Baker's Field: Stone milled local flour means way better bread

Now that's some beautiful bread.

Now that's some beautiful bread. Mecca Bos

When the Twin Cities started seeing a spate of distilleries and cocktail rooms I couldn't figure out why I should care. I mean, vodka is vodka, right? I drink it for a delicious Greyhound, and to catch a buzz.

But then I realized, of course I should care about provenance. I care about the provenance of my cheese and my cucumbers and my chicken wings, so why not vodka?

The same holds true for bread. Most of us laypeople, we non-bakers, will look at a loaf of bread and think: "Bread." Or, we'll look at a loaf of fancy, artisanal bread, and think: "Fancy, artisanal bread." 

Rarely will we think about the ingredients beyond flour, yeast, and water. But bakers are thinking about these things all the time, just as the best mixologists are thinking they'd like to have a better vodka.

And so it is with Baker's Field founder Steve Horton, also known as the founder of Rustica Bakery, the first true-blue and longest-standing artisan bakery we have around here.

Why should someone who bakes with wild yeast, long fermentation times, and all the other painstaking methods necessary for the world's finest breads leave his raw materials to someone else? 

Steve Horton and his mill, at Baker's Field.

Steve Horton and his mill, at Baker's Field. Mecca Bos

But that's what most bakers have had to do up until fairly recently. Most American mills are built with big ag and commodity food in mind, not small farms and small bakeries and slow food where hand technique is key. So, if the likes of Horton want truly superior raw ingredients, they pretty much gotta build it themselves, from the ground up, including the tools. 

And that's Baker's Field. Horton thinks there are probably fewer than 50 small mills like his in the entire country, most on the coasts where the bread scene has been a little more progressive. (Hello, Portland.) 

The brand new Baker’s Field looks a little like a mini-factory, outfitted with lots of hoses and pulleys and switches I can never hope to understand. What I understand is the flavor.

Take, say, a Rustica loaf, a beautiful thing indeed. Bubbling and burnished as if it's been toasted on the surface of the sun. Bust into one of these, and you’ll have to sweep the floor of all the lovely shards and crumbs it will leave behind. Inside, it's filled with glorious structure and more bubbles. As you bring it to your nose, the aroma is beery and winey and astonishingly complex. Why would anyone want anything else?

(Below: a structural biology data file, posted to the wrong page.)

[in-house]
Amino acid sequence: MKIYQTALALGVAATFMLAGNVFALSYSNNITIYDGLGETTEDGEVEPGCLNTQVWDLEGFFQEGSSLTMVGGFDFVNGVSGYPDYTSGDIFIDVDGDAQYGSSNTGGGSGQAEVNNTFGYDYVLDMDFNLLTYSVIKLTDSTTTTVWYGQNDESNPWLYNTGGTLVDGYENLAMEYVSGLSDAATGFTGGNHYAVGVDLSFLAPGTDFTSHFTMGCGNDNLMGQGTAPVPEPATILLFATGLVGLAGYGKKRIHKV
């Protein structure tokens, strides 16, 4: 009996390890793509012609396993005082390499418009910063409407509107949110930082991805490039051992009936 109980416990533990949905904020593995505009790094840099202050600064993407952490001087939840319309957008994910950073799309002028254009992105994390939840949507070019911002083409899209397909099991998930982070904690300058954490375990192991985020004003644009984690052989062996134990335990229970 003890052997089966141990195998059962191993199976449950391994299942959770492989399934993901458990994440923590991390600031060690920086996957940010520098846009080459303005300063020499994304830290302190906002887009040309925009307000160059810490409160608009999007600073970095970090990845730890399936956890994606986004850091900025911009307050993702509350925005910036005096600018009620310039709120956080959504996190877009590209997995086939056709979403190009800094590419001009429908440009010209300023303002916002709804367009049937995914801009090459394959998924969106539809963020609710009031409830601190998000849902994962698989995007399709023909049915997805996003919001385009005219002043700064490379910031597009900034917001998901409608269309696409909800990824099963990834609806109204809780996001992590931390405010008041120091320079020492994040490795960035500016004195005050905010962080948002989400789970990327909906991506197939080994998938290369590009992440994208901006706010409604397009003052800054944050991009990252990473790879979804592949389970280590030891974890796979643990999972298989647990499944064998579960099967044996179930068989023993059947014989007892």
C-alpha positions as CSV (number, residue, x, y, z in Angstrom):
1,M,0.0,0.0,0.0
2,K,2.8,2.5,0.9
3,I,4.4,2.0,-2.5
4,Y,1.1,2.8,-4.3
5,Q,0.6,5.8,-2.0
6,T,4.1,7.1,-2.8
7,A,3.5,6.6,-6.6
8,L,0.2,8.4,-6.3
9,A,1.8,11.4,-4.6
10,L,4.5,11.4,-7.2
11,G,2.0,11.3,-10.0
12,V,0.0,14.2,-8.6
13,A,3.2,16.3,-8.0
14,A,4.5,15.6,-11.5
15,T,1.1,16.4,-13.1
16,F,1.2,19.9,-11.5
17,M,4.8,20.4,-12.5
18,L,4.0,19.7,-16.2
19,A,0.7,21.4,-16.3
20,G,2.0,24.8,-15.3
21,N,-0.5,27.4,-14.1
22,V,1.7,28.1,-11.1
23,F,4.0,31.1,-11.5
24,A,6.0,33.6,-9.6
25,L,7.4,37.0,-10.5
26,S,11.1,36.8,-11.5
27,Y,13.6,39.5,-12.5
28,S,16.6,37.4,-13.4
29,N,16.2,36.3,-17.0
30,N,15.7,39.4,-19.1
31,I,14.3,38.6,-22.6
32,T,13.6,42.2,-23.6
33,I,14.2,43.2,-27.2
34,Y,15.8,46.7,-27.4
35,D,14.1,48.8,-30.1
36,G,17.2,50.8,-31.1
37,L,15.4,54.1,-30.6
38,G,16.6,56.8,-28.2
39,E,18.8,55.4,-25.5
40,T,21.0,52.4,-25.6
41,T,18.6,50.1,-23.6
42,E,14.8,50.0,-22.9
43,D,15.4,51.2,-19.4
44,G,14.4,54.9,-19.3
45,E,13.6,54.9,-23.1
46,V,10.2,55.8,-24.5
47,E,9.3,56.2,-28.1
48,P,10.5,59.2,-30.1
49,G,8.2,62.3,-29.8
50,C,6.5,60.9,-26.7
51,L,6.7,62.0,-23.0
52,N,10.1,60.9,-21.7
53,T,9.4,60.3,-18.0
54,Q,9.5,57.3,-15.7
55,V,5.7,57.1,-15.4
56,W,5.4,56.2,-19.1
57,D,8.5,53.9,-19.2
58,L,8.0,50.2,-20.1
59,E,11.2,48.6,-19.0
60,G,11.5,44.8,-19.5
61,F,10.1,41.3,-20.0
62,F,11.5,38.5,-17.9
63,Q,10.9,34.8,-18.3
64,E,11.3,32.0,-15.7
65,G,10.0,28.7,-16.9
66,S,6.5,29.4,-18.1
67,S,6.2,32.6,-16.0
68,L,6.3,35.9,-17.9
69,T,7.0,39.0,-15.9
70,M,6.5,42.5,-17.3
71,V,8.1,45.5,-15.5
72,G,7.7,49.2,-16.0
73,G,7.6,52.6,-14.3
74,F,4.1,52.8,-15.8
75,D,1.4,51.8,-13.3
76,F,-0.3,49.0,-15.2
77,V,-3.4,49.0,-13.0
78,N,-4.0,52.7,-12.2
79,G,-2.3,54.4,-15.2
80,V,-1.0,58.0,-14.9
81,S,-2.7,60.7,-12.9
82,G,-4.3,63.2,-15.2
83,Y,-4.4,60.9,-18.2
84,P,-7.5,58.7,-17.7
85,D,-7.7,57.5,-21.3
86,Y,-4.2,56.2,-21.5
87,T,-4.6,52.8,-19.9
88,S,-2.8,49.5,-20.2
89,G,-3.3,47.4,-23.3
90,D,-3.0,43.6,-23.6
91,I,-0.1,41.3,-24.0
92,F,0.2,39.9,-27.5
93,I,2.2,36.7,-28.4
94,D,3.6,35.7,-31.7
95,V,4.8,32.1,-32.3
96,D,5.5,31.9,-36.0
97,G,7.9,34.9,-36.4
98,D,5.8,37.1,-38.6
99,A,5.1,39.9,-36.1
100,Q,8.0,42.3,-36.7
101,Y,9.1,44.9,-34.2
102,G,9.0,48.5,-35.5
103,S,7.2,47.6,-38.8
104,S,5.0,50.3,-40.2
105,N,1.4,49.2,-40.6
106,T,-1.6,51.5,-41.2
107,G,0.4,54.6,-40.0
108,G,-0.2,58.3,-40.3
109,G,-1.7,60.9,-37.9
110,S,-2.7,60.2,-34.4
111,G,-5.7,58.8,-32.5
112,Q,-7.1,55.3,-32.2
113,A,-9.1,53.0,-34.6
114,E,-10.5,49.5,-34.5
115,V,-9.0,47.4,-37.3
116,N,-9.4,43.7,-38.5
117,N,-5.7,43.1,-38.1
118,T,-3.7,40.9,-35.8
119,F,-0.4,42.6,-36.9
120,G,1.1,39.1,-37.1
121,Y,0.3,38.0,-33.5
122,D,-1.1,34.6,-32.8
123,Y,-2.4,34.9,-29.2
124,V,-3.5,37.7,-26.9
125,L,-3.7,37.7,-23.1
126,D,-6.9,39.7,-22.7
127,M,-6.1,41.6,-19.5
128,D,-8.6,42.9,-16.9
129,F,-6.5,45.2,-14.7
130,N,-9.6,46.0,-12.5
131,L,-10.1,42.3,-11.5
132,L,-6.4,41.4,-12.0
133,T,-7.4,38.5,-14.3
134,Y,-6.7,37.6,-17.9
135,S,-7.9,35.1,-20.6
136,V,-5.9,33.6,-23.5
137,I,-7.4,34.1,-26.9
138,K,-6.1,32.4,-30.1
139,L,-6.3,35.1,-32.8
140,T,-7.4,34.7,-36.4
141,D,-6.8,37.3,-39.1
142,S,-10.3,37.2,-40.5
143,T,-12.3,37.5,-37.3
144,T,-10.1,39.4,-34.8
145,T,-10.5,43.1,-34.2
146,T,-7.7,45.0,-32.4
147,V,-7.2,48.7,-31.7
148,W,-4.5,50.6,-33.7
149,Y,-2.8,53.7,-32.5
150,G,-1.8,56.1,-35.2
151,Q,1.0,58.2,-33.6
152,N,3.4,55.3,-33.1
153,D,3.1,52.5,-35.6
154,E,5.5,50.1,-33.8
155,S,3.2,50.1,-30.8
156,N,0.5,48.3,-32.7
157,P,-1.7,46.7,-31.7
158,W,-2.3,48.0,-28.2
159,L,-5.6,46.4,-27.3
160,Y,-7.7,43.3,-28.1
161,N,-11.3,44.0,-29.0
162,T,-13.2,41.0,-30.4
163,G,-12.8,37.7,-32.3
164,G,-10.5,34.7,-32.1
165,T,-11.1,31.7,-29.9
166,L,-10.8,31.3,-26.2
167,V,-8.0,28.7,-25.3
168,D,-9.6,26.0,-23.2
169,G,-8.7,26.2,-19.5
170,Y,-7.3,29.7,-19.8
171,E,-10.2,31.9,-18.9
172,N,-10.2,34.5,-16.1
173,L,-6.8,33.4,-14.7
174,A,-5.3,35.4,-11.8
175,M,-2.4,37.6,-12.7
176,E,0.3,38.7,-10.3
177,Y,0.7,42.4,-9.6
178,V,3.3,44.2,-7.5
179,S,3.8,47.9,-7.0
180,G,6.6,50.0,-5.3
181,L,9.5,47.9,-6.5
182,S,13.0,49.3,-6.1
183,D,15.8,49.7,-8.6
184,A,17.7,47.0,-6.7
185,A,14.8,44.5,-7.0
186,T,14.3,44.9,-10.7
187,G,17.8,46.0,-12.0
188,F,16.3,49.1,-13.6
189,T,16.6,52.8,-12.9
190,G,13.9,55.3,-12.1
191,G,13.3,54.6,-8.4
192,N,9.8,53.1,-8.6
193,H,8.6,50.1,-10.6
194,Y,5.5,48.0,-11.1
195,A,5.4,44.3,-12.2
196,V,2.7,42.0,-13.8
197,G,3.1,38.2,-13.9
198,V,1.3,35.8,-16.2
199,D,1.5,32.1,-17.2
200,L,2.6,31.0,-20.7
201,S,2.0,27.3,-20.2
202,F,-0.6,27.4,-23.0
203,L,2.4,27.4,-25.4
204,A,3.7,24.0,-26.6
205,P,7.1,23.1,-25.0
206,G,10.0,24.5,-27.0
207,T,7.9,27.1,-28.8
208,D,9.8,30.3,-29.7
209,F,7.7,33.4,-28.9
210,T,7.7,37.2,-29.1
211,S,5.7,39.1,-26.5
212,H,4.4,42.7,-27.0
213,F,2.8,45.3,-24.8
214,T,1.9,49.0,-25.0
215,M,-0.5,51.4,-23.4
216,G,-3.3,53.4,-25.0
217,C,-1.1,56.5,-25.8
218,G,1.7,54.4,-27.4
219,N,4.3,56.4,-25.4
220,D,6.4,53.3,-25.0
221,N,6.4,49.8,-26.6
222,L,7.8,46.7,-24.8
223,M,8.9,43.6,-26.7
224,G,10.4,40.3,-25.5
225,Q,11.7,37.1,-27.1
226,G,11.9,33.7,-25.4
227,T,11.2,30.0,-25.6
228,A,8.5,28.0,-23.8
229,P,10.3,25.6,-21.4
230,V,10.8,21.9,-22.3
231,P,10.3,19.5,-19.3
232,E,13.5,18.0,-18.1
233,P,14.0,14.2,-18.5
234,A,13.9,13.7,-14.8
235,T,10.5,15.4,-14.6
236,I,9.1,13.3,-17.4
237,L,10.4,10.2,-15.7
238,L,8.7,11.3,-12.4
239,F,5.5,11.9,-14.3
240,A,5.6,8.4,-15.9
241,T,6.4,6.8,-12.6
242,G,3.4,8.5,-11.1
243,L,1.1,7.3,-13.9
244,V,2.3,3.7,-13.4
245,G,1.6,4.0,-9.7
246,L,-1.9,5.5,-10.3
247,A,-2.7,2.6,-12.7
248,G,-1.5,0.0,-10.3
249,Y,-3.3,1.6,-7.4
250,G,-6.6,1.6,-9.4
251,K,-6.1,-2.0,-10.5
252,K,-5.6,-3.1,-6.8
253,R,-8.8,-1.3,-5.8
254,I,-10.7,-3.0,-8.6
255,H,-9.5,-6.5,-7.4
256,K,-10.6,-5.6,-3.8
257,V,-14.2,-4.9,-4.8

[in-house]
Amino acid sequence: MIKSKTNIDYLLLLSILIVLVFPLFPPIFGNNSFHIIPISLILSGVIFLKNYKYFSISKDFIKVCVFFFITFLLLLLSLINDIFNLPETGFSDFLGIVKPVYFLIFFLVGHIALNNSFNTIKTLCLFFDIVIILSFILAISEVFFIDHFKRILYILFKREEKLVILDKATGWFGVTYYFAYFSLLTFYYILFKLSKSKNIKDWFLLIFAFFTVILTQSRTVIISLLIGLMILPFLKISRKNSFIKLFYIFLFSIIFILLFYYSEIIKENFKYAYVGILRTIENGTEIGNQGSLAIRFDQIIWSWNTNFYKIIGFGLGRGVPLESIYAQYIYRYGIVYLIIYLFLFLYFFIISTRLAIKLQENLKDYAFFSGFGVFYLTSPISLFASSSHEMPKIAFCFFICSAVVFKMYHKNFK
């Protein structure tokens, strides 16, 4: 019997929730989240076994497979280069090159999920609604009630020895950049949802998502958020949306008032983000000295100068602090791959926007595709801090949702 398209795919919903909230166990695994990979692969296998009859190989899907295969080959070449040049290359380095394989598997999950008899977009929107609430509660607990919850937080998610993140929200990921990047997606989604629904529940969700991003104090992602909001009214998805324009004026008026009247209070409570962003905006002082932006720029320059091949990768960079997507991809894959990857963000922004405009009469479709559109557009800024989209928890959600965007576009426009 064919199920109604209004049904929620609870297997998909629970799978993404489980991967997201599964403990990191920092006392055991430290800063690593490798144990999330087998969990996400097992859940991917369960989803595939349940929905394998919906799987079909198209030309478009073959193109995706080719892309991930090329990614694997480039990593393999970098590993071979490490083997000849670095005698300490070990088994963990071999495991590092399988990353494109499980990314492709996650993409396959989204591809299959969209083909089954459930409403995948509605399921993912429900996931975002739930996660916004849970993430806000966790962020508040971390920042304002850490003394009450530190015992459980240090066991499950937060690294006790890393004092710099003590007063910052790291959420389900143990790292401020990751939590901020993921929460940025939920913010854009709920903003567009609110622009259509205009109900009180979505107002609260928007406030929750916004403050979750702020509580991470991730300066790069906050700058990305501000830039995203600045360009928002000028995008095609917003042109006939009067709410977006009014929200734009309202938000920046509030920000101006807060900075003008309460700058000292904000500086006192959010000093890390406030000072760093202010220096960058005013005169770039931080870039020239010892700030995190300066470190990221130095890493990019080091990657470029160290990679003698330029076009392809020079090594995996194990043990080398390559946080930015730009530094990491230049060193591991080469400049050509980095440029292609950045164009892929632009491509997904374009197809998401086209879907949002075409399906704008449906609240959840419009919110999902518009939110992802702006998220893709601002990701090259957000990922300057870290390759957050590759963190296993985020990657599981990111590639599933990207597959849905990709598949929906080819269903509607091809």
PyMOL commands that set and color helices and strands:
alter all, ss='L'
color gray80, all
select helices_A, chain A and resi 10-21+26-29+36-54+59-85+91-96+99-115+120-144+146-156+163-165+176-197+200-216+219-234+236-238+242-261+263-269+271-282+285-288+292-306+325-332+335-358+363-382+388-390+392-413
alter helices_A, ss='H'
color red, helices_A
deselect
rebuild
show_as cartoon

Because, says Horton, different baked goods call for different flours.

Most flour tastes the same. It’s white, the germ has been removed, and it works really well for certain things, but not for a lot of other things. It’s kind of like if those mixologists had nothing but vodka to work with. Sometimes you want a Manhattan, right?

Horton's breads prove this point fabulously. They’re all totally different. Sweet, sour, rye-y, cereal-y, toasty, buttery. That's because Horton and team are working long and hard to figure out which grains and which flours work best where.

So for rye: bagel or baguette? Or for spring wheat: brioche or bun?

Thanks to that industrial white flour, most of our palates aren’t accustomed to differentiating between, say, emer and spring wheat, or buckwheat and spelt. Don’t worry. Horton and his team will do the heavy lifting, and you don’t have to think about it any further than the flavor.

Here's how it works: A handful of whole grains (all of which are “conscientiously” sourced from smaller farms in the upper Midwest) goes in the top of the mill, and when the switch gets flipped, the mill makes an almighty ruckus.

A few seconds later, beige flour runs out of the bottom. That kind of flour is produced here daily. Fresh flour means less oxidation, the lipids remain intact, as does the germ. All of that, to the consumer, means flavor, flavor, flavor.

It’s taken over a year and a half of thinking and planning and strategizing (including lobbying to change Northeast’s zoning laws to allow for a mill in the city) to produce that handful of beautiful flour.

Of course, the finest way to have these very fine breads is to pile them with Red Table Meats, and Lone Grazer Cheeses, Baker’s Field’s neighbors in the Food Building. Under one roof, Kieran Folliard has gathered the makings of the most painstakingly produced, most delicious sandwich in America.

Get Baker’s Field bread at a growing number of locations, including Seward Co-op, Eastside Co-op, Surdyk’s, Mill City Farmer’s Market, and Northeast Farmer’s Market.

And bakers, you want to get your hands on some of that beautiful flour? It’s available retail as well, at Mill City Farmers Market, Northeast Farmers Market, Rustica, Grassroots Gourmet, and starting soon at Seward Co-op.

Baker's Field at Food Building
1401 Marshall St. NE, Minneapolis